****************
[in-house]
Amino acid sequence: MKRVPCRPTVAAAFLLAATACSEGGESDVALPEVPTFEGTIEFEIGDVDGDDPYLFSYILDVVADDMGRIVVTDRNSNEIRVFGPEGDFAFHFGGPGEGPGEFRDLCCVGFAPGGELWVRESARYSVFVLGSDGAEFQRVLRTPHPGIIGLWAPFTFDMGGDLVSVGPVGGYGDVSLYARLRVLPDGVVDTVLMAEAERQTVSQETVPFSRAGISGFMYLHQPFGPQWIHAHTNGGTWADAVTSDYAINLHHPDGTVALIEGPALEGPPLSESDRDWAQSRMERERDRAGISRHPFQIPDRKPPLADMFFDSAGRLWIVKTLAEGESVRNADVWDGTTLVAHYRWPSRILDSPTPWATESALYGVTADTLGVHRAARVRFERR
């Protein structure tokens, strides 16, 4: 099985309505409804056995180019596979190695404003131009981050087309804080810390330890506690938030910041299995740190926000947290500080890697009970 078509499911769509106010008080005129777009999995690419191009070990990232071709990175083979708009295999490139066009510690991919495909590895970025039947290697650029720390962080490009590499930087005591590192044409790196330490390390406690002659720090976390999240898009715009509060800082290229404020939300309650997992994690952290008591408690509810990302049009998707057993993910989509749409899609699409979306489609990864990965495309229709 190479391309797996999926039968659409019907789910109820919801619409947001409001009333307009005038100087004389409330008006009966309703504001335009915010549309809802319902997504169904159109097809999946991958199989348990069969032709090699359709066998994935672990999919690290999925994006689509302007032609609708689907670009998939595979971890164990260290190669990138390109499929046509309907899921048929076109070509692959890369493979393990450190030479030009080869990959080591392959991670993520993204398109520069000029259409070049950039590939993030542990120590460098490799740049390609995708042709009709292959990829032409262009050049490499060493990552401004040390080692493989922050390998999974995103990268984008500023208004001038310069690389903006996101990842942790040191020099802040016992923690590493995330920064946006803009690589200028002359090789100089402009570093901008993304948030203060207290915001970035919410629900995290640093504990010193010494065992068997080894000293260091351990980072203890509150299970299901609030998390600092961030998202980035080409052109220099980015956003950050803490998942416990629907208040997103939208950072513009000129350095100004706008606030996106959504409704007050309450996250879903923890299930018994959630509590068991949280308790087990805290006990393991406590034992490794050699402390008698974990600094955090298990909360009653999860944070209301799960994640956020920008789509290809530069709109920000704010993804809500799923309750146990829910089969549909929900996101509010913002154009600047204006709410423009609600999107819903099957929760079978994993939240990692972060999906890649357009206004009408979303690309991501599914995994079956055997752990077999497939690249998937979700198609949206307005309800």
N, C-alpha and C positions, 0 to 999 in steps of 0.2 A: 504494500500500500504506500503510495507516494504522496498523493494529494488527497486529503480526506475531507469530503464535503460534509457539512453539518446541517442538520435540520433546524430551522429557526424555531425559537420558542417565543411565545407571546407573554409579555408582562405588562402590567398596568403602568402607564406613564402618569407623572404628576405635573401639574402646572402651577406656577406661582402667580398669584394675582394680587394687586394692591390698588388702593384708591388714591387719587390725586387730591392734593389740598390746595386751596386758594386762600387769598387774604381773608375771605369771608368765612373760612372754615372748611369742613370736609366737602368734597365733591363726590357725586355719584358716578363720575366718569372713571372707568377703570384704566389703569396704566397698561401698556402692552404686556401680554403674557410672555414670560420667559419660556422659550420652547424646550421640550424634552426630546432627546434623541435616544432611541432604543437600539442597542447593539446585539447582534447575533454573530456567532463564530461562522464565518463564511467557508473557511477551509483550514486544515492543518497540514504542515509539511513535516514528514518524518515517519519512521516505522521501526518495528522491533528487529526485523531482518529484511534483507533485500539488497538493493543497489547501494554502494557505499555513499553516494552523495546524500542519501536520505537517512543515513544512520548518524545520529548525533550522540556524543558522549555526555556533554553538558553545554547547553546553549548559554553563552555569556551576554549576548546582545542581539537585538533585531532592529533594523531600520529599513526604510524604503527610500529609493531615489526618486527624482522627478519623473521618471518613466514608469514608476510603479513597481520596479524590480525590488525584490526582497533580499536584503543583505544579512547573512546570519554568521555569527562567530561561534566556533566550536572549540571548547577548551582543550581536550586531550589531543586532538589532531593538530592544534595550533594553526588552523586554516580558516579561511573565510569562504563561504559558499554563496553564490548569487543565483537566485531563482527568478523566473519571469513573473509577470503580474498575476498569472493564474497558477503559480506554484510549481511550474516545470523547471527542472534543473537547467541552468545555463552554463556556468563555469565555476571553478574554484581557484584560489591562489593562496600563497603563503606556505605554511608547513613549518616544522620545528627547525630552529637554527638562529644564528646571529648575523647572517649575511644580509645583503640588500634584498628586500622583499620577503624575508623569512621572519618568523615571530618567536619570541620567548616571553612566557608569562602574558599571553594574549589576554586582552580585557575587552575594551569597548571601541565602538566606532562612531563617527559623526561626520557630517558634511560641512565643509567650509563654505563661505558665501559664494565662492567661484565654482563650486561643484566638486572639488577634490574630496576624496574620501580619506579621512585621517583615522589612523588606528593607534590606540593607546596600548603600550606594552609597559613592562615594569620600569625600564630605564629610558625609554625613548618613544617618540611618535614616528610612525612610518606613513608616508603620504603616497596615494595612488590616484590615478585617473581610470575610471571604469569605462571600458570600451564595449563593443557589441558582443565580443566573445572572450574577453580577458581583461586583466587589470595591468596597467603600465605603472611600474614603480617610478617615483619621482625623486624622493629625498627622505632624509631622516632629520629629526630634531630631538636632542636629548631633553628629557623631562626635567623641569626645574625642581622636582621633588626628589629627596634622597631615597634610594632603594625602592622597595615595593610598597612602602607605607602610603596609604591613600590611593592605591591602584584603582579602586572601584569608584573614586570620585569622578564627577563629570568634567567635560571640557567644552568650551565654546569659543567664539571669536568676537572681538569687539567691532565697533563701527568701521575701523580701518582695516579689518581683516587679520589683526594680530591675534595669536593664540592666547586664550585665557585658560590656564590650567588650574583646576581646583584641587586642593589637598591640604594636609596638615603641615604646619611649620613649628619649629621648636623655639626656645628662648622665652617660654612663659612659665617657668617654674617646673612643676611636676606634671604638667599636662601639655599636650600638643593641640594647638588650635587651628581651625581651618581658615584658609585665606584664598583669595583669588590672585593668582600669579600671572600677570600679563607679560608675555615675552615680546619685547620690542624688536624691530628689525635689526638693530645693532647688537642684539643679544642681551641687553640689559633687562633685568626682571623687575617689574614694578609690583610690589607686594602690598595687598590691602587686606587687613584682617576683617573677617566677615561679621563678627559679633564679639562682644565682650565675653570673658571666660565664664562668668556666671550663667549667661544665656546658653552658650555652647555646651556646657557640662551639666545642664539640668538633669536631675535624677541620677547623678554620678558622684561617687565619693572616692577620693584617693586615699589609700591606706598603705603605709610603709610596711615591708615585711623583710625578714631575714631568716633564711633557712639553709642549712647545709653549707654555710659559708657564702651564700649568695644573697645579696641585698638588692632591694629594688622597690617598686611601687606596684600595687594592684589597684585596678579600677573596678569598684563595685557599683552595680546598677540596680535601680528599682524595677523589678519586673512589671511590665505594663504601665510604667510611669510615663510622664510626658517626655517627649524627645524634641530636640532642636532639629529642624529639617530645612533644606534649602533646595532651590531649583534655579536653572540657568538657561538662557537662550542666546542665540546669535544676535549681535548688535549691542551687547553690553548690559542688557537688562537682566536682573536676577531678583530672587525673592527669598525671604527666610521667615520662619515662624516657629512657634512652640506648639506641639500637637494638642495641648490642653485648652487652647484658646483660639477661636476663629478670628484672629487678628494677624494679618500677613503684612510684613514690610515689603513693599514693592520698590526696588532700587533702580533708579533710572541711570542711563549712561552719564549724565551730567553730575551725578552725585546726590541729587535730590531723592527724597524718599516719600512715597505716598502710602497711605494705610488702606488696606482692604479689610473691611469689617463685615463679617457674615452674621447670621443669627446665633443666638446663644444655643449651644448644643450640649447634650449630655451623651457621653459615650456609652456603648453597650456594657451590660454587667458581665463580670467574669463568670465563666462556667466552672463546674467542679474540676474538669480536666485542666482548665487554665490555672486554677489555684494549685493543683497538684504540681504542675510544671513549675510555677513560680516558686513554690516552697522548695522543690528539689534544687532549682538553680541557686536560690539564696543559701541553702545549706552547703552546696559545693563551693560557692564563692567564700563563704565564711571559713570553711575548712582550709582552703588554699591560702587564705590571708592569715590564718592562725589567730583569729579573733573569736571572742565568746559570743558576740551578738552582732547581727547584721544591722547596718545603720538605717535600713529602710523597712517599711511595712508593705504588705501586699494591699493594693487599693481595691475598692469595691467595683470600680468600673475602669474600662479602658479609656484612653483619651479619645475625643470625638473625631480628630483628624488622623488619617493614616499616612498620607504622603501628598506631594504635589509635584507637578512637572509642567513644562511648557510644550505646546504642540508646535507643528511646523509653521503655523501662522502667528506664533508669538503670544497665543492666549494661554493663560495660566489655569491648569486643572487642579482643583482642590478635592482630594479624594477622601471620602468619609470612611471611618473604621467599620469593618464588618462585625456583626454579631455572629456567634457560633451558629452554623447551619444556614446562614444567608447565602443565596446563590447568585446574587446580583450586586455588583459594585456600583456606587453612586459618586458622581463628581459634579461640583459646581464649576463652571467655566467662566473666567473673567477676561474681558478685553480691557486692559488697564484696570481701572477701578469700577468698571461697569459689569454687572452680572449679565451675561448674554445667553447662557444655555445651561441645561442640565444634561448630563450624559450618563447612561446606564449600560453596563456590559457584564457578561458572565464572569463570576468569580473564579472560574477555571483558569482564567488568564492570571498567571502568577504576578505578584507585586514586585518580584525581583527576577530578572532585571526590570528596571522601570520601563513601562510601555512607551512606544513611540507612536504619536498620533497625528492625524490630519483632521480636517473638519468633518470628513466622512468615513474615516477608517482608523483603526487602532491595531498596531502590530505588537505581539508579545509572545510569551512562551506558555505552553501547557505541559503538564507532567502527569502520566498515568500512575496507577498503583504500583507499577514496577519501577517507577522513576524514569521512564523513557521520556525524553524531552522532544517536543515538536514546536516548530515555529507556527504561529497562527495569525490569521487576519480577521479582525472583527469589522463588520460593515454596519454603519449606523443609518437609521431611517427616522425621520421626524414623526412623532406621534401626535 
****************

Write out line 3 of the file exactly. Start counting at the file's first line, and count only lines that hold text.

């Protein structure tokens, strides 16, 4: 099985309505409804056995180019596979190695404003131009981050087309804080810390330890506690938030910041299995740190926000947290500080890697009970 078509499911769509106010008080005129777009999995690419191009070990990232071709990175083979708009295999490139066009510690991919495909590895970025039947290697650029720390962080490009590499930087005591590192044409790196330490390390406690002659720090976390999240898009715009509060800082290229404020939300309650997992994690952290008591408690509810990302049009998707057993993910989509749409899609699409979306489609990864990965495309229709 190479391309797996999926039968659409019907789910109820919801619409947001409001009333307009005038100087004389409330008006009966309703504001335009915010549309809802319902997504169904159109097809999946991958199989348990069969032709090699359709066998994935672990999919690290999925994006689509302007032609609708689907670009998939595979971890164990260290190669990138390109499929046509309907899921048929076109070509692959890369493979393990450190030479030009080869990959080591392959991670993520993204398109520069000029259409070049950039590939993030542990120590460098490799740049390609995708042709009709292959990829032409262009050049490499060493990552401004040390080692493989922050390998999974995103990268984008500023208004001038310069690389903006996101990842942790040191020099802040016992923690590493995330920064946006803009690589200028002359090789100089402009570093901008993304948030203060207290915001970035919410629900995290640093504990010193010494065992068997080894000293260091351990980072203890509150299970299901609030998390600092961030998202980035080409052109220099980015956003950050803490998942416990629907208040997103939208950072513009000129350095100004706008606030996106959504409704007050309450996250879903923890299930018994959630509590068991949280308790087990805290006990393991406590034992490794050699402390008698974990600094955090298990909360009653999860944070209301799960994640956020920008789509290809530069709109920000704010993804809500799923309750146990829910089969549909929900996101509010913002154009600047204006709410423009609600999107819903099957929760079978994993939240990692972060999906890649357009206004009408979303690309991501599914995994079956055997752990077999497939690249998937979700198609949206307005309800």